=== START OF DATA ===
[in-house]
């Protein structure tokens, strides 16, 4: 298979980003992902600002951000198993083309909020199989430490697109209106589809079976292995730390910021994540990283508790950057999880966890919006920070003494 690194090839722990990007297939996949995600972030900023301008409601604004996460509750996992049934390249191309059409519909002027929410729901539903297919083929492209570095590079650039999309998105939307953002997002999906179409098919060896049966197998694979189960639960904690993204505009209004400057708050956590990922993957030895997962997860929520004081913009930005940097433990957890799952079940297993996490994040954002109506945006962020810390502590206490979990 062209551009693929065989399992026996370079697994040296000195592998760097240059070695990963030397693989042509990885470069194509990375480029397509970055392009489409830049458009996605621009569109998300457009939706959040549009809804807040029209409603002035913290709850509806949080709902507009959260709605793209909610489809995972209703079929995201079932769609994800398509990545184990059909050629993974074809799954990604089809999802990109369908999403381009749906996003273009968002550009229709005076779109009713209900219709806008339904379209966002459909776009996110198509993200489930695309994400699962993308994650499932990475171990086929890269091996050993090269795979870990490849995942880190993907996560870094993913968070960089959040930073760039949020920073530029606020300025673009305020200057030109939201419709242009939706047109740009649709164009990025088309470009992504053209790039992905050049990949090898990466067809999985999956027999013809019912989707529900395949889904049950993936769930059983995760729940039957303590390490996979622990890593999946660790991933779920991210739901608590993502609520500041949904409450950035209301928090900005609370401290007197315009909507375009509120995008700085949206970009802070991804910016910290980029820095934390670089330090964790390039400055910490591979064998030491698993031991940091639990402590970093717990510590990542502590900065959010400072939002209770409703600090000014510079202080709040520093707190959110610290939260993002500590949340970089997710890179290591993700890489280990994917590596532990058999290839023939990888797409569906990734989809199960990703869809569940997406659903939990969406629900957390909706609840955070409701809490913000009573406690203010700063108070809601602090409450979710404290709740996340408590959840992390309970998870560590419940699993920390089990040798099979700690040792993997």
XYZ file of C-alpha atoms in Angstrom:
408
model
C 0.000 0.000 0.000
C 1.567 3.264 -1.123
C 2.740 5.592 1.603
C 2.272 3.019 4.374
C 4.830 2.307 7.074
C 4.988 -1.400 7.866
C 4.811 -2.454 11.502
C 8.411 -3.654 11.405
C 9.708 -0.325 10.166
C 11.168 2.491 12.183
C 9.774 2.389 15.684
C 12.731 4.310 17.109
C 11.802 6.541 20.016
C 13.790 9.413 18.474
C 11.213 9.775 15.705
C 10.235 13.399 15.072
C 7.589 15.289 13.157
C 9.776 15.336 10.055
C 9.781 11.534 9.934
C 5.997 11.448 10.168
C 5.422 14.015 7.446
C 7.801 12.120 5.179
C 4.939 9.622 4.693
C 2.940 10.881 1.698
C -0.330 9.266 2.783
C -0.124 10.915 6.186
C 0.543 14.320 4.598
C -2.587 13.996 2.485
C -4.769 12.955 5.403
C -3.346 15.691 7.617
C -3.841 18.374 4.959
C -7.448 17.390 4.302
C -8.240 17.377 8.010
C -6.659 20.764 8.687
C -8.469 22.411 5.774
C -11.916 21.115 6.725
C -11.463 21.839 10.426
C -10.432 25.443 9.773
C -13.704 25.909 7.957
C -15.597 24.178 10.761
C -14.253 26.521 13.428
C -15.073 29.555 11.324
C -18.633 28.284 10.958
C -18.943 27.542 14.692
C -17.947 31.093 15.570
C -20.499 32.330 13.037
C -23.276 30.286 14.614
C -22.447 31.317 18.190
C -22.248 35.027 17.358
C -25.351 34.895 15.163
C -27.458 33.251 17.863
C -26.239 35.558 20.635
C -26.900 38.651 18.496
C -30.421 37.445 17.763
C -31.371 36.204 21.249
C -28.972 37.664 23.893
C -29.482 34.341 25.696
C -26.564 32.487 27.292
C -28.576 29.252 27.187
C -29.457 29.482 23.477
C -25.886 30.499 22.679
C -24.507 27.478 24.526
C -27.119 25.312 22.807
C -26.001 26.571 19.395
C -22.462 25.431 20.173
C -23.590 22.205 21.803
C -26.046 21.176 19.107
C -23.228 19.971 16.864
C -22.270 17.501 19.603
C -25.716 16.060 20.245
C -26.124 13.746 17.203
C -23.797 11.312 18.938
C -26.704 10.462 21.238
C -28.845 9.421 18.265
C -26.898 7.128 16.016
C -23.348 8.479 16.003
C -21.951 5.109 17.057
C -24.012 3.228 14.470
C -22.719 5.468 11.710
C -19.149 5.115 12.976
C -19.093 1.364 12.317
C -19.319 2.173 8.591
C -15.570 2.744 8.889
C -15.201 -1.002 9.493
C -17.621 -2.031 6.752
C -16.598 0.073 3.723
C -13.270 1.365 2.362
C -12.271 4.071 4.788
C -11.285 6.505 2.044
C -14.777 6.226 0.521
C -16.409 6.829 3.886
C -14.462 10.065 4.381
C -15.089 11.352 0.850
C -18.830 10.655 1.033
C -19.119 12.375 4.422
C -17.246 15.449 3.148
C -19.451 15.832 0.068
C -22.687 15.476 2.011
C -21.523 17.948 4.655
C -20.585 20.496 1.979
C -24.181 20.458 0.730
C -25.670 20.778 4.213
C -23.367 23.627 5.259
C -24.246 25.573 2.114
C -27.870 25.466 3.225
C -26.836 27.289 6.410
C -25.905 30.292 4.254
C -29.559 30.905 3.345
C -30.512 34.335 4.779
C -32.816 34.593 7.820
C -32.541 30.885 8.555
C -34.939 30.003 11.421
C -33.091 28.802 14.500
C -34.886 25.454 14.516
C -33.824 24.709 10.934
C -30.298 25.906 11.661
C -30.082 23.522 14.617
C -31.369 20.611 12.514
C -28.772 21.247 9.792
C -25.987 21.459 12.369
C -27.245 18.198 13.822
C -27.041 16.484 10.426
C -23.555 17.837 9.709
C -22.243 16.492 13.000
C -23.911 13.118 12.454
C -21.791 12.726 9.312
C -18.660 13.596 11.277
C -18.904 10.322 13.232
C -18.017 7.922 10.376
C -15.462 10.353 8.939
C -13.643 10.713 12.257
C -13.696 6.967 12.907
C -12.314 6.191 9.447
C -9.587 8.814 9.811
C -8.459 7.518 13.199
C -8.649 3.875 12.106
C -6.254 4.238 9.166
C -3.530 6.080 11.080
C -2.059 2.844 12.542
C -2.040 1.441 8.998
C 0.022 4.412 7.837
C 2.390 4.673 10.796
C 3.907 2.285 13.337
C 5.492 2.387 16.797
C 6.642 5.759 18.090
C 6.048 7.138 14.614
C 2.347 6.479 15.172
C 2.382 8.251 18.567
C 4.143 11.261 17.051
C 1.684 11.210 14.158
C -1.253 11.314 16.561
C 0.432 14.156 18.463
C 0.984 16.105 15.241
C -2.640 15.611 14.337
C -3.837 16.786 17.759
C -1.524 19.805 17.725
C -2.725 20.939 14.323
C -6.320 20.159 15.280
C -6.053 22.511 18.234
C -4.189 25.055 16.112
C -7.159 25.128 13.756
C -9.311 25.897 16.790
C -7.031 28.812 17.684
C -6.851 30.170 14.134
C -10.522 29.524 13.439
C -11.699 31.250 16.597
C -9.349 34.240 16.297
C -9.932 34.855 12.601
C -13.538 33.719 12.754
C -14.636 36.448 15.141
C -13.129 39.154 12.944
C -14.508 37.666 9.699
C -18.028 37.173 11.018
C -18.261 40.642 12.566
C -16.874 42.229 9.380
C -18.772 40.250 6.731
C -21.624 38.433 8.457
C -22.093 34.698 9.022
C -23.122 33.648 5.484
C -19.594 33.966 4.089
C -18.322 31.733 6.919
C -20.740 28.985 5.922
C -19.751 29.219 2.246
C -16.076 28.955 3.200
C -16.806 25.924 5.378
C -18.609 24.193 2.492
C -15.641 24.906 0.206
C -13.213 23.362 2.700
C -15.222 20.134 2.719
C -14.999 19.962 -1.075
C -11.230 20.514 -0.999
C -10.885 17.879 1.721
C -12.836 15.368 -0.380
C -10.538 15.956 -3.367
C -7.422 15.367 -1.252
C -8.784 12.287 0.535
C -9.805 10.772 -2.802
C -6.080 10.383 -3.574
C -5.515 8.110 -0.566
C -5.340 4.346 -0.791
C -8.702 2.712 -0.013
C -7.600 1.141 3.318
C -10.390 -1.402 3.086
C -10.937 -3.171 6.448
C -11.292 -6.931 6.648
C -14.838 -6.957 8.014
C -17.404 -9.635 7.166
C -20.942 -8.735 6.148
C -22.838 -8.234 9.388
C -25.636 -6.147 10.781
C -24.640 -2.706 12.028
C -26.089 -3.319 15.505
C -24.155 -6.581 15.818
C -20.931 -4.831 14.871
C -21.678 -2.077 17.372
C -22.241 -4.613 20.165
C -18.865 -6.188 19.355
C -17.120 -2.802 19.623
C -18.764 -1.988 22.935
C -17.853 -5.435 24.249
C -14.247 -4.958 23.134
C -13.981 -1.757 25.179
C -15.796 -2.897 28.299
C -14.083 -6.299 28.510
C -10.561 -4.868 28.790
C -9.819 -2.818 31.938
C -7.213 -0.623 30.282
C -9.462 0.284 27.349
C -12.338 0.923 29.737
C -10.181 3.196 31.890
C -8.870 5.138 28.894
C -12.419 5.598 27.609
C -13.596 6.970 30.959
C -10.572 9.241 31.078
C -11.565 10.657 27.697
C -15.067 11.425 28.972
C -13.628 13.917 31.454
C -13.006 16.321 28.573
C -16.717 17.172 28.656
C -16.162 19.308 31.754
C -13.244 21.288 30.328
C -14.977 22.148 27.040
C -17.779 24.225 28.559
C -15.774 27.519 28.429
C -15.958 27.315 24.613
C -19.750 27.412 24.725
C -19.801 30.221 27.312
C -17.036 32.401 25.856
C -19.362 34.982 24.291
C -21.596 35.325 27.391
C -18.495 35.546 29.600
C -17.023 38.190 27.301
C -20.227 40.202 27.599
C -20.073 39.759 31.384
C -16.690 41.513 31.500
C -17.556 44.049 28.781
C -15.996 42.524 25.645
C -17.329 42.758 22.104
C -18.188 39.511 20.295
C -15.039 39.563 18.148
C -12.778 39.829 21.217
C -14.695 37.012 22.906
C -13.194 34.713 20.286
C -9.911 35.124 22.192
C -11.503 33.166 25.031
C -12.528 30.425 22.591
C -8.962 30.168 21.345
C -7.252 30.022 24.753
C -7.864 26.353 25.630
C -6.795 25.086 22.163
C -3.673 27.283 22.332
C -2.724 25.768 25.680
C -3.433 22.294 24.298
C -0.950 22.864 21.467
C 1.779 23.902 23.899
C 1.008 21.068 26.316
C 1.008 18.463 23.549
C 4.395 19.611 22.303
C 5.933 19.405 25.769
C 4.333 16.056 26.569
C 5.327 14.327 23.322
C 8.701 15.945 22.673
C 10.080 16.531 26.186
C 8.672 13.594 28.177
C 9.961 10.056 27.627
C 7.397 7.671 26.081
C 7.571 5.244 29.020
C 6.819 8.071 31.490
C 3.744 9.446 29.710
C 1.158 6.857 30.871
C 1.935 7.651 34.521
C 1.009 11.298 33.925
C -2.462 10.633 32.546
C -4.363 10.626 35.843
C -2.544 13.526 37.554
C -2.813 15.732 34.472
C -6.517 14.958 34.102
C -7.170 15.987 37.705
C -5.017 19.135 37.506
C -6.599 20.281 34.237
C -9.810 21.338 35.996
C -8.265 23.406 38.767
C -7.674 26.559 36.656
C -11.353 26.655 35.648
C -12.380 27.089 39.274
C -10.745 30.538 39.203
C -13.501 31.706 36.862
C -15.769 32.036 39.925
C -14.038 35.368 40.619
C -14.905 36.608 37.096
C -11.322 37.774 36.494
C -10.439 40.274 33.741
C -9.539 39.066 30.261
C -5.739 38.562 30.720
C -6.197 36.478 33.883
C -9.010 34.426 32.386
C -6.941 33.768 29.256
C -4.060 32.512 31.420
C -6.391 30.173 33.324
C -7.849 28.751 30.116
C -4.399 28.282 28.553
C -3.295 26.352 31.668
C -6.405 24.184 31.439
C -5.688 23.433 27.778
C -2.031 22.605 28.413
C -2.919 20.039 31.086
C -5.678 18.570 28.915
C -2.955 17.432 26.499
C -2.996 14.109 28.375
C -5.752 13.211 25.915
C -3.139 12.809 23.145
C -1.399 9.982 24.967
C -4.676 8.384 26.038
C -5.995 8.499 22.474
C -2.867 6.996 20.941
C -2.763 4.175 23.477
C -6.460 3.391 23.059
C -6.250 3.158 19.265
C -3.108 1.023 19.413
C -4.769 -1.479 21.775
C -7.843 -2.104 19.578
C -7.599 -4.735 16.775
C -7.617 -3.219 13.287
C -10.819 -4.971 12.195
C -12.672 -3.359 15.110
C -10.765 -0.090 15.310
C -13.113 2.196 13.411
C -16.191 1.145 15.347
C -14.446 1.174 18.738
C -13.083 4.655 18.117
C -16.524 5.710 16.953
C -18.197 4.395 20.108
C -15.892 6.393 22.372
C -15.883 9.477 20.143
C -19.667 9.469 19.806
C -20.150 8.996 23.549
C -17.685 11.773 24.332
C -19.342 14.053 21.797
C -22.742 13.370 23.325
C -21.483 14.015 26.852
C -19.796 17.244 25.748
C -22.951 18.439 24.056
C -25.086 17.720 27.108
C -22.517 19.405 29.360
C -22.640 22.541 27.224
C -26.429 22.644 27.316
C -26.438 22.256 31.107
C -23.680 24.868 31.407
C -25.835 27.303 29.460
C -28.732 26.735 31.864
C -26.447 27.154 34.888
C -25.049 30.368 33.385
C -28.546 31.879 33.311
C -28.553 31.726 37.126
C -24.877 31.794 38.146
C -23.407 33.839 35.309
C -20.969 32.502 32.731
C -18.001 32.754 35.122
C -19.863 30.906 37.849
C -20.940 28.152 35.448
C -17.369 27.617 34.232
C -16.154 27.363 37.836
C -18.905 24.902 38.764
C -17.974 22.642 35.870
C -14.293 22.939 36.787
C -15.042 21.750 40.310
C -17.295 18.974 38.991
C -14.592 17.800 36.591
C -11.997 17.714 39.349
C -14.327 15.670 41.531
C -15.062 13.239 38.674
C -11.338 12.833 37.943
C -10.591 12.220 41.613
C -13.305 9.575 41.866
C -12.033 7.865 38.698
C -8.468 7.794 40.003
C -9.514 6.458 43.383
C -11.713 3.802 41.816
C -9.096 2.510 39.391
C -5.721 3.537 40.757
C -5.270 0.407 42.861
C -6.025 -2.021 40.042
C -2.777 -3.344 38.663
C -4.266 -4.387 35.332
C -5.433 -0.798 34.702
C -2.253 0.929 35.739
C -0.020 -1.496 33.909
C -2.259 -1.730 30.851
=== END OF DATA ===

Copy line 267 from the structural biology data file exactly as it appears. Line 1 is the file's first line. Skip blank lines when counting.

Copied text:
C -14.695 37.012 22.906